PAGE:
Tyson Fury’s promoter Frank Warren and the British Boxing Board of Control (BBBofC) are set to protest the scorecards of Saturday night’s drawn WBC heavyweight title fight between champion Deontay Wilder 40-0-1 (39) and challenger Fury 27-0-1 (19).
The 30-year-old British boxer recovered from knockdowns in the ninth and twelfth rounds only to be denied victory by the judges who scored the bout a split draw. Canadian judge Robert Tapper awarded the fight to Fury 114-112, while British judge Phil Edwards had it even at 113-113 and Californian-based Mexican Alejandro Rochin controversially awarded the fight to Wilder 115-111.
“I’ve spoken to Charlie Giles, president of the British Boxing Board of Control and they, along with us, will be writing to the WBC asking that they look at what’s gone on there and to order the rematch,” said Warren according to the Belfast Telegraph.
“The Mexican judge [Rochin] got it wrong. I genuinely feel sorry for Tyson. He’s been robbed and it wasn’t right.”
Fury was happy with the fight but criticised Rochin’s card that gave Wilder the four opening frames along with the eighth, ninth and twelfth rounds.
“It was a great performance, if I do say so myself,” he said. “I’m very happy with the fight, but put it this way, if I didn’t get knocked down twice in that fight, on one of the judge’s scorecards I’d have still lost, so he needs banning from boxing forever because he clearly can’t judge.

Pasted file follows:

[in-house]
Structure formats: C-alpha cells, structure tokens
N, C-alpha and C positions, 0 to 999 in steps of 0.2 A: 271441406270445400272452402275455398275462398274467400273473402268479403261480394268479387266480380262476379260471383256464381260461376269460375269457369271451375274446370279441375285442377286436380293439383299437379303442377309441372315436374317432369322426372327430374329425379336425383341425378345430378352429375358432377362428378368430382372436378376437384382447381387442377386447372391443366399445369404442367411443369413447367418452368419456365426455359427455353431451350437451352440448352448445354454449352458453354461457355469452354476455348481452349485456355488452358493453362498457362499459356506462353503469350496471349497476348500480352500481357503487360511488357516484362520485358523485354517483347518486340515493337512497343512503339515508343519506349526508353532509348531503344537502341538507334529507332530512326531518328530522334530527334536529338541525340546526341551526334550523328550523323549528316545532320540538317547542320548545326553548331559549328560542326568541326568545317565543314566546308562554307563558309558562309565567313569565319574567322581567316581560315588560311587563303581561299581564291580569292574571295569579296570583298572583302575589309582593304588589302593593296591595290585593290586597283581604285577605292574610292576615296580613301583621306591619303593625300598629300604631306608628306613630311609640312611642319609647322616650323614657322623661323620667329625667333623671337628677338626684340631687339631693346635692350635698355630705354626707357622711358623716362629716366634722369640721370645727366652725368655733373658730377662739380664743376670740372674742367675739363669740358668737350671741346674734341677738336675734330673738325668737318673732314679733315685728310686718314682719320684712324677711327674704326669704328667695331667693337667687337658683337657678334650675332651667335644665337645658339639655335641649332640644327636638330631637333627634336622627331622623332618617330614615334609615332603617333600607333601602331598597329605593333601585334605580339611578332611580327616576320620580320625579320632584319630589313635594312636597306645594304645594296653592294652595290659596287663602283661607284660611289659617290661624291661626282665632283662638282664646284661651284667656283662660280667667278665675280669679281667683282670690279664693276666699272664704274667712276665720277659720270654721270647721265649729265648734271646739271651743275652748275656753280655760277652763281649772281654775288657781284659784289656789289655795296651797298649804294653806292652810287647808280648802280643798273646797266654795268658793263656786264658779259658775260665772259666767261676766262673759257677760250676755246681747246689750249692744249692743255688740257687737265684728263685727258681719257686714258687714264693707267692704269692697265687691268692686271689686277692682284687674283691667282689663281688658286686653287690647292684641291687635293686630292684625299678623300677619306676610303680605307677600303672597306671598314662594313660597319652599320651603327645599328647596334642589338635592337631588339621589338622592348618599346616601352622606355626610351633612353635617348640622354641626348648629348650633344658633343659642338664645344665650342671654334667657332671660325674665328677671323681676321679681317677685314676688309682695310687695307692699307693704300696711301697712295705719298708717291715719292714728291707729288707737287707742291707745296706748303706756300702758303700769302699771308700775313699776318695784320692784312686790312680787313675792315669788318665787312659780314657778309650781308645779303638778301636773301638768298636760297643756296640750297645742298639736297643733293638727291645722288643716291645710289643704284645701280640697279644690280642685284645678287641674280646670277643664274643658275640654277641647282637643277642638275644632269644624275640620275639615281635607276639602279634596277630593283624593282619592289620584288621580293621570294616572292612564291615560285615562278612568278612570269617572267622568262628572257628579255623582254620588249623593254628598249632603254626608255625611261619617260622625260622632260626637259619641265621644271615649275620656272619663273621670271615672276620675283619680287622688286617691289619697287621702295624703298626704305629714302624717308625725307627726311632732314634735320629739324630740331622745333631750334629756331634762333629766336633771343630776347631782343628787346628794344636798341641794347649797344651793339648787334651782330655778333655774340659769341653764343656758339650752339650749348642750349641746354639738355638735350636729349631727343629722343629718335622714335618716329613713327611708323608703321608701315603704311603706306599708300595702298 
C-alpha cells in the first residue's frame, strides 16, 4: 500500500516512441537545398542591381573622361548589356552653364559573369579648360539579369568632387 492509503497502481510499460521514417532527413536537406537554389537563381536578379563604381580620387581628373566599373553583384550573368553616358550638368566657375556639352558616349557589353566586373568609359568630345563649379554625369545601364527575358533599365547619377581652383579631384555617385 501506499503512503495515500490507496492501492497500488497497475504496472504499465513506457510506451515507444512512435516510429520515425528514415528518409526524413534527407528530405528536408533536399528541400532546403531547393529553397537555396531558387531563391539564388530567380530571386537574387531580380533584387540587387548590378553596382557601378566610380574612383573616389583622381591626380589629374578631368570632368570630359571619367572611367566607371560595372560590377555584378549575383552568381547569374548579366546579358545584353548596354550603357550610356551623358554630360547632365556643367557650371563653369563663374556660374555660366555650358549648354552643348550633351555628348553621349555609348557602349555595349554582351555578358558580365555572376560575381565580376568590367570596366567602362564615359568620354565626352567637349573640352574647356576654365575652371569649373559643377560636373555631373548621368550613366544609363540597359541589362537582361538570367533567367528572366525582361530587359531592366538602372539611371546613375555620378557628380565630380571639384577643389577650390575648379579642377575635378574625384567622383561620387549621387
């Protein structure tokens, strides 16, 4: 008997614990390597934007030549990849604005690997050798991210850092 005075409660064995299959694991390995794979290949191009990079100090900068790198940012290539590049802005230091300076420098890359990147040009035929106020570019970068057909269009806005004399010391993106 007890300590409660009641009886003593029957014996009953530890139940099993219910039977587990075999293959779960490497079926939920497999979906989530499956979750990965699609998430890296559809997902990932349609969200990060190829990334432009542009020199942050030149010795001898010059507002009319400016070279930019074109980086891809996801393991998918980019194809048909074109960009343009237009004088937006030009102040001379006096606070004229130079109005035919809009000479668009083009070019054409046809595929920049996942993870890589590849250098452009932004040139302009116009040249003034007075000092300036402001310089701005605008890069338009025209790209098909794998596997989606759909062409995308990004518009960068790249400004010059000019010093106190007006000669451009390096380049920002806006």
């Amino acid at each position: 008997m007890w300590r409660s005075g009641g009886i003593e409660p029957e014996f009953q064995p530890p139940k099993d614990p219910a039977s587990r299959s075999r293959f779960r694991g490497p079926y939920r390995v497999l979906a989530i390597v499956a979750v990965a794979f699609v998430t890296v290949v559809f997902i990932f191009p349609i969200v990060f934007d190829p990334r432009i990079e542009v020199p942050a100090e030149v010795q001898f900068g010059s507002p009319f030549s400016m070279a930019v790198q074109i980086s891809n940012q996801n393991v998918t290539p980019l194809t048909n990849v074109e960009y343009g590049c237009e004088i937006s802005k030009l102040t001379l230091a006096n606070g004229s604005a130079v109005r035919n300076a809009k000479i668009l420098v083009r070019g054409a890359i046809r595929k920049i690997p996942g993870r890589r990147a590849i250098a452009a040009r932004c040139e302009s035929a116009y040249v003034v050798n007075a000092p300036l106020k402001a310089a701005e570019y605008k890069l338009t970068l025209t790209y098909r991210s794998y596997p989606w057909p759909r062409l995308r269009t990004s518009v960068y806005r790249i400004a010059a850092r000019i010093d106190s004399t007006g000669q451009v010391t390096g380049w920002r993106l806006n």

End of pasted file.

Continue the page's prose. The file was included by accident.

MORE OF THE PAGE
“Rochin, you need sacking, or to go to Specsavers, mate. Even without the knockdowns he still had me losing the fight.
“I’ve never seen a worse decision in my life. I don’t know what fight those judges were watching; the guy who gave it 115-111, I don’t know what he was watching. It ain’t the first time this has happened.
“That’s as bad a decision as the first Lennox Lewis-Evander Holyfield fight [in 1999, also a controversial split draw], but who am I to say anything? I’m just a fighter, I’m not the judges.
“You can’t take anything away from me or Wilder; we done our best. It’s stuff like this that gives boxing a bad name.”